Review

The Kitchen House

by Kathleen Grissom

Author Kathleen Grissom brings us a gripping tale of the South during the days of slavery. The story is told from two different perspectives: Belle, the mulatto daughter of plantation owner Captain Pyke, and Lavinia, a white girl from Ireland who is sent to work in the “kitchen house” with Belle and other “nigras.”

Belle, whose mother was a slave, was born on the plantation. Lavinia is an indentured servant whose parents came from Ireland on a boat owned by Captain Pyke. Both her parents die on the voyage, but she and her brother, Campbell, survive. While Campbell is sent to be a servant in another city, Lavinia goes to live on Pyke’s plantation.

Lavinia is only seven years old when her parents pass away. The experience is so traumatic that, for several months, she has no memory of the event. She is cared for partly by Belle and partly by Mama Mae, a black slave who is in charge of the female slaves. Even though Lavinia is white skinned, she develops a deep bond with the blacks on the plantation, going so far as to call them “her family.”

Captain Pyke is a busy merchant and spends much of his time away from home. He leaves the plantation in charge of his weak, sickly wife, Martha, and Mr. Rankin, the overseer who is hungry for power. When the Pykes’ youngest daughter, Sally, dies, Martha is overcome with grief and turns to laudanum for comfort. Mr. Rankin sees this as an opportunity to run the place the way he sees fit, which is to say that he makes life miserable for everybody. Add in Mr. Waters, the male tutor who abuses the plantation owner’s son, Marshall, and you have a recipe for disaster.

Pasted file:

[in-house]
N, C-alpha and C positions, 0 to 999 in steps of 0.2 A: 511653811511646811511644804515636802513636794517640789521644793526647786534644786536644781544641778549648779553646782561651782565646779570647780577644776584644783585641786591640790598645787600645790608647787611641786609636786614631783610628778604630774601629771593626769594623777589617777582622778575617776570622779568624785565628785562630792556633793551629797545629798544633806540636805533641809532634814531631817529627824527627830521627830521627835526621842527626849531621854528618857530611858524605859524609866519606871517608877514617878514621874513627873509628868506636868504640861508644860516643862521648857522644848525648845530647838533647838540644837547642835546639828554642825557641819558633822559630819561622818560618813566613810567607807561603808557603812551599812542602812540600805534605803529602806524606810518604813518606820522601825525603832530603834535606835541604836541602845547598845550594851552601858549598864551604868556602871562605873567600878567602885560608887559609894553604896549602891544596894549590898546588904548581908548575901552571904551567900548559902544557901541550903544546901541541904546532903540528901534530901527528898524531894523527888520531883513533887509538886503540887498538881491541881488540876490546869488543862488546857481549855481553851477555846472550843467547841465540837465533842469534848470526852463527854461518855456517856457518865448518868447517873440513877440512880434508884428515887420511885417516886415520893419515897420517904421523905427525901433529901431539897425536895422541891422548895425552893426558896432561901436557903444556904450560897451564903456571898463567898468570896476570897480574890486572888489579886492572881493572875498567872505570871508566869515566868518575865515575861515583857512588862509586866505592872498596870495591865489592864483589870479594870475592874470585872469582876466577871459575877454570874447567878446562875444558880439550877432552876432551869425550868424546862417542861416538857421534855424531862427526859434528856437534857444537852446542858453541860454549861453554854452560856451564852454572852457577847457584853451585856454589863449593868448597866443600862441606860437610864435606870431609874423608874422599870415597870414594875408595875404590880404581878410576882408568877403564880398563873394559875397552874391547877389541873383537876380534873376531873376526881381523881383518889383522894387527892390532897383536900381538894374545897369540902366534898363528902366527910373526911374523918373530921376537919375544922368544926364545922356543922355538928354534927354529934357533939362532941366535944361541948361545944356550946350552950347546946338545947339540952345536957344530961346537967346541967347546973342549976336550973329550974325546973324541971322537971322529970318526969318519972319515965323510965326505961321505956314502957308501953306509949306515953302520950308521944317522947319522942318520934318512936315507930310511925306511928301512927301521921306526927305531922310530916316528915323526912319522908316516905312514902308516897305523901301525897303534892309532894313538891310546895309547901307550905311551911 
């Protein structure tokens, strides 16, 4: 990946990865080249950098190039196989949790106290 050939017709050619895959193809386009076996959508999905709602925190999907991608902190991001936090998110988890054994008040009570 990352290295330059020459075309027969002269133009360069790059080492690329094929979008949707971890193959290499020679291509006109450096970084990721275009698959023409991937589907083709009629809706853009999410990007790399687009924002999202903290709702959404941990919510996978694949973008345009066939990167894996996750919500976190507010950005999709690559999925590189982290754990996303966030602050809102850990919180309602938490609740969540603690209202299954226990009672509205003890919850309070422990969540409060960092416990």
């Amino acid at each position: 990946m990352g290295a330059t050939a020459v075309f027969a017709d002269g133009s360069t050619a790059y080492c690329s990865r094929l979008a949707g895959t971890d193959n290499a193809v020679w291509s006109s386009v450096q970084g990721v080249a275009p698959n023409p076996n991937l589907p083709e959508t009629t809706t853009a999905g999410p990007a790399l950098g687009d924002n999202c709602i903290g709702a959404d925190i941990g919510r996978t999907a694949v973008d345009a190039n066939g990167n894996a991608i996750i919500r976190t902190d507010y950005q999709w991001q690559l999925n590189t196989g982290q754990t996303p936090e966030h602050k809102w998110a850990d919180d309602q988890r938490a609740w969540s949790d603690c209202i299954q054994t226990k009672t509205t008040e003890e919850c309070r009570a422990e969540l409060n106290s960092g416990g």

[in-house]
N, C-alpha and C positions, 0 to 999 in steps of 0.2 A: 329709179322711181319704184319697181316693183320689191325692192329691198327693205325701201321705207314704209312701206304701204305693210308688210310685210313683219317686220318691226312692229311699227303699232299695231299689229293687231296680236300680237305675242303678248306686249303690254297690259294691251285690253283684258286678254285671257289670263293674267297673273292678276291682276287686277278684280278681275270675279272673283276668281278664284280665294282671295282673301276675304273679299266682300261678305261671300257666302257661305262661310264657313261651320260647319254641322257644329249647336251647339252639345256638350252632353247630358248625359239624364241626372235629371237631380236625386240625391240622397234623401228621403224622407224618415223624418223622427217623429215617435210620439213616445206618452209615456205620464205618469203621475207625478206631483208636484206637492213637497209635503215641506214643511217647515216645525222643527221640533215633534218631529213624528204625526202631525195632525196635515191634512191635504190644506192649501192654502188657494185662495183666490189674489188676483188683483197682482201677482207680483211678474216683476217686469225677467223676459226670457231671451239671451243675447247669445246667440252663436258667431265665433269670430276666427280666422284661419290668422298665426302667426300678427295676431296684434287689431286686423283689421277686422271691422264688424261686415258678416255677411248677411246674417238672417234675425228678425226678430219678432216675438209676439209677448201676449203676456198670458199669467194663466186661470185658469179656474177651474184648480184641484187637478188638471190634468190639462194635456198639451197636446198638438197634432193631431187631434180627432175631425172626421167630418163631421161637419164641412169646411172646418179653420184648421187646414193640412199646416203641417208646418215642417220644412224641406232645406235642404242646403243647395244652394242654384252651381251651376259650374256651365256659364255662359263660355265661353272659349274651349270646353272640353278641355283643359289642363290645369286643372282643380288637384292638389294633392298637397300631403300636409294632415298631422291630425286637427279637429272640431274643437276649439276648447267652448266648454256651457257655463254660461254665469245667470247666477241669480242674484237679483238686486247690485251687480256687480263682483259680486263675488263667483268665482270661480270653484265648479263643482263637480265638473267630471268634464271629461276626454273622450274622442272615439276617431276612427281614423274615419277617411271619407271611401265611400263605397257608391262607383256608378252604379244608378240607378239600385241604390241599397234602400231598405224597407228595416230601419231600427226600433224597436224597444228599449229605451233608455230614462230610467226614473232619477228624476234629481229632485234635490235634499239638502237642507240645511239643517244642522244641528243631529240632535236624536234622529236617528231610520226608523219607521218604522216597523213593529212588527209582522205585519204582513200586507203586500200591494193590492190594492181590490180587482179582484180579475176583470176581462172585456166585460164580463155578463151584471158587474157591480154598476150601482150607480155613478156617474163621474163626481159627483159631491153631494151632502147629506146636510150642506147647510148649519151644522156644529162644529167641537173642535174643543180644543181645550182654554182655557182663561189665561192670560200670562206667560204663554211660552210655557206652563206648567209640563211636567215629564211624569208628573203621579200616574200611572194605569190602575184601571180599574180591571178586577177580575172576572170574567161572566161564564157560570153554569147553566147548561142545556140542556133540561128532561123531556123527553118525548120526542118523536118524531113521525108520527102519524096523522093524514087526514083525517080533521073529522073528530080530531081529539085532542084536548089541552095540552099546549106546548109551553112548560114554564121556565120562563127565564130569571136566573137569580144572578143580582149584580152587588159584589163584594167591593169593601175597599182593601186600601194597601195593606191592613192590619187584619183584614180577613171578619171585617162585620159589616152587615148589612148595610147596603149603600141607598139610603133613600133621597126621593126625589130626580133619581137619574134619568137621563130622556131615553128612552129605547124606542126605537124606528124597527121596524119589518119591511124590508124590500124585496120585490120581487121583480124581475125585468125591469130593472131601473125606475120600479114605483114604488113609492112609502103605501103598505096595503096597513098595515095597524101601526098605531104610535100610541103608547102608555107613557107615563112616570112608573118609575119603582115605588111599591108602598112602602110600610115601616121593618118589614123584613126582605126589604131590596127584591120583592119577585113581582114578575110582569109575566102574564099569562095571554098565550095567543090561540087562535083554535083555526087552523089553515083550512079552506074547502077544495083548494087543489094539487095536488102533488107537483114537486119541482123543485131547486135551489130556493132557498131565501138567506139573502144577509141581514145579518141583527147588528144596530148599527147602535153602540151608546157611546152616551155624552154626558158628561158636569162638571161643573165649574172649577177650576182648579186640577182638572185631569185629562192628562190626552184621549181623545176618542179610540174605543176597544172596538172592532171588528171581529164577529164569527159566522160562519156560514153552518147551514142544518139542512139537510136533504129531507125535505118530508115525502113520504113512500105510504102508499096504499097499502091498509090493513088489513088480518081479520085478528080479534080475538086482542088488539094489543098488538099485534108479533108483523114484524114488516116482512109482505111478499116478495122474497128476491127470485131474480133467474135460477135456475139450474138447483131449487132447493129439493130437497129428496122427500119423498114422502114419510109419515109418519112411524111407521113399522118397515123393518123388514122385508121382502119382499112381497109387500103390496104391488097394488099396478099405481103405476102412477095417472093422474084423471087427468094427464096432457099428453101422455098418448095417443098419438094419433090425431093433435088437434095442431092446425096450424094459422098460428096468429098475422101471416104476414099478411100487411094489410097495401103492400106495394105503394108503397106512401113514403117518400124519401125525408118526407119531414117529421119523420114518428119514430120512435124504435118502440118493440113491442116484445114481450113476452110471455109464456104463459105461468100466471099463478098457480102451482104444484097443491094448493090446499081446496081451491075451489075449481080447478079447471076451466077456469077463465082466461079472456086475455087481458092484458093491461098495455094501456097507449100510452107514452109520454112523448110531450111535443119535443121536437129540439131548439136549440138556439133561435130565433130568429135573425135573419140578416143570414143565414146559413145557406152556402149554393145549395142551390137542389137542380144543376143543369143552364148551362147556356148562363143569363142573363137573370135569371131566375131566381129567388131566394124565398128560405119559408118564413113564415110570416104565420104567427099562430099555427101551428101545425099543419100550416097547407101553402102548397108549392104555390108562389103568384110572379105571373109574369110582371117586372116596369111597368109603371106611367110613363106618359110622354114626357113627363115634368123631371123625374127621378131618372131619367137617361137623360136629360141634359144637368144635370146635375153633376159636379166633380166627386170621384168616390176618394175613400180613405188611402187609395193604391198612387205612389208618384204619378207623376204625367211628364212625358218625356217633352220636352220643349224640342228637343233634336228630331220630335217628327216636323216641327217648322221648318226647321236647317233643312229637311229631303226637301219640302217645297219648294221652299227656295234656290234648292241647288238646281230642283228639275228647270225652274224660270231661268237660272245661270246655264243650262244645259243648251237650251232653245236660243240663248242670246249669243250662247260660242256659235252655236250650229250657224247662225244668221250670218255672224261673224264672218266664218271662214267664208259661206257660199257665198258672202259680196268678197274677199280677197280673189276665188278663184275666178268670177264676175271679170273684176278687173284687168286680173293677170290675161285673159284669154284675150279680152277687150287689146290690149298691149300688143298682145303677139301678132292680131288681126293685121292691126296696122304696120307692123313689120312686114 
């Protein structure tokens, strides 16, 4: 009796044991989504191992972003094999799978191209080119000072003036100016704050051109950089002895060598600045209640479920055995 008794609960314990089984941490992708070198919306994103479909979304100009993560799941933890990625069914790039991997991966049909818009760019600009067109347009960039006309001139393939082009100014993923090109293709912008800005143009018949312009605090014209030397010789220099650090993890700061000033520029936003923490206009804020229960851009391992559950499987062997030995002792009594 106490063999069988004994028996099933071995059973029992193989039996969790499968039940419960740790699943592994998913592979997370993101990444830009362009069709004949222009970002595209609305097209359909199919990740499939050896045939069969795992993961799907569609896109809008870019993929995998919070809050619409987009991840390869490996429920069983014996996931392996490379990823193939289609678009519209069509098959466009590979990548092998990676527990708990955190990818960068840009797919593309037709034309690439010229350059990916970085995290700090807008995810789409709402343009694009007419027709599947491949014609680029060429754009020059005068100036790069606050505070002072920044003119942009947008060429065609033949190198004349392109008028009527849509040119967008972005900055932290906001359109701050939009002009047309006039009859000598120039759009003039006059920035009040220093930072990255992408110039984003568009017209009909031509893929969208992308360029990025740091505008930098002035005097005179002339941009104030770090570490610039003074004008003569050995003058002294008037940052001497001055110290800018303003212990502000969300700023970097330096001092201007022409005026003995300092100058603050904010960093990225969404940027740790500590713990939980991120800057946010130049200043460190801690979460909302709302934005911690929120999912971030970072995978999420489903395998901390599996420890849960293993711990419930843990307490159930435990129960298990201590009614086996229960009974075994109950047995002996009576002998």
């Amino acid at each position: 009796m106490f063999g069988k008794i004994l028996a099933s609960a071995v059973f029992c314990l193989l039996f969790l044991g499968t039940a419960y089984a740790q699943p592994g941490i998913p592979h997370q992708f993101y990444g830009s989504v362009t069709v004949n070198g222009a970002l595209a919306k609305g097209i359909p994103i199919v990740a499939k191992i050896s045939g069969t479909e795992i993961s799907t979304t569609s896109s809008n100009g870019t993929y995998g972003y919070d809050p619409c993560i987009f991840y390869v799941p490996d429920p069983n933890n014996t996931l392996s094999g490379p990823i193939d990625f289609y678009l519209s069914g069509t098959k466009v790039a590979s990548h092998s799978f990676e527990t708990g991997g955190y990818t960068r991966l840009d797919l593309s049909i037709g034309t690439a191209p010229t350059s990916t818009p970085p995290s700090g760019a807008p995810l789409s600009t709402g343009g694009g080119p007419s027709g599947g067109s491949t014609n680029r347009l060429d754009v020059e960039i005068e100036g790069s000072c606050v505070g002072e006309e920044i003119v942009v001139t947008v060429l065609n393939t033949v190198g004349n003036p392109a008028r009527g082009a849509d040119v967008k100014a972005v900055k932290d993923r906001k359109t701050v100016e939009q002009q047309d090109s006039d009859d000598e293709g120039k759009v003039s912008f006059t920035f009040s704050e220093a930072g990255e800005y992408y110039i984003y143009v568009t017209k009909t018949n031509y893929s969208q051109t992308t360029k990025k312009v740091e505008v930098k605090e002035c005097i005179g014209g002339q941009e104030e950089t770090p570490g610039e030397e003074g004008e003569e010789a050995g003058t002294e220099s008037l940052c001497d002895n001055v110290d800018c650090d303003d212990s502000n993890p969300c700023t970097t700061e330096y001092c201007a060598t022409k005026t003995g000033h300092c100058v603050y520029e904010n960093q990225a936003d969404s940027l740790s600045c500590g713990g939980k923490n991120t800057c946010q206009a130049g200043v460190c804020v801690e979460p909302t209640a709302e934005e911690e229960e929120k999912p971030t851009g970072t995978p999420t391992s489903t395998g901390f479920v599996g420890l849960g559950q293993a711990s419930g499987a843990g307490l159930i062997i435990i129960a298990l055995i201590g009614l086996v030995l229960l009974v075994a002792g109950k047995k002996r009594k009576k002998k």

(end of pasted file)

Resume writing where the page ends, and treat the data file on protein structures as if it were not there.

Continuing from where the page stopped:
Lavinia is only 11 years old when she meets Will Stephens, who is employed by the Captain. Although they are many years apart in age, Lavinia has a major crush on this much older man, and as she grows older, she realizes she loves him. Will falls in love with her, too, though she doesn’t know it. Through a chain of miscommunications, they never have the chance to declare their love for each other until it is too late.

Just before her 13th birthday, Captain Pyke dies. Lavinia is sent away from the plantation to live with Martha’s sister, Sarah, and her husband in Williamsburg. For the most part, she is happy there, but she longs to go “back home” to Tall Oaks. She achieves her desires when she marries Marshall Pyke and becomes the mistress of the plantation. Unfortunately, her dreams for a peaceful life in her childhood “home” are shattered when the truth of her husband’s drunkenness and marital infidelities are revealed. She is also faced with the reality of the clearly drawn line on the plantation between the whites and the blacks. As the new mistress, she is no longer permitted to call the slaves her family; they are simply her slaves now.

Kathleen Grissom’s first novel explores the well-known side of the dark world of slavery as well as the not-so-well-known world of white slavery, or indentured servitude. The book is written in a manner that is fast paced and action packed, making it difficult to put down. Grissom is currently working on her second novel, and I’m sure it will be just as successful as her debut.

Reviewed by Christine M. Irvin on January 22, 2011

The Kitchen House
by Kathleen Grissom

  • Publication Date: February 2, 2010
  • Genres: Fiction, Historical Fiction
  • Paperback: 384 pages
  • Publisher: Touchstone
  • ISBN-10: 1439153663
  • ISBN-13: 9781439153666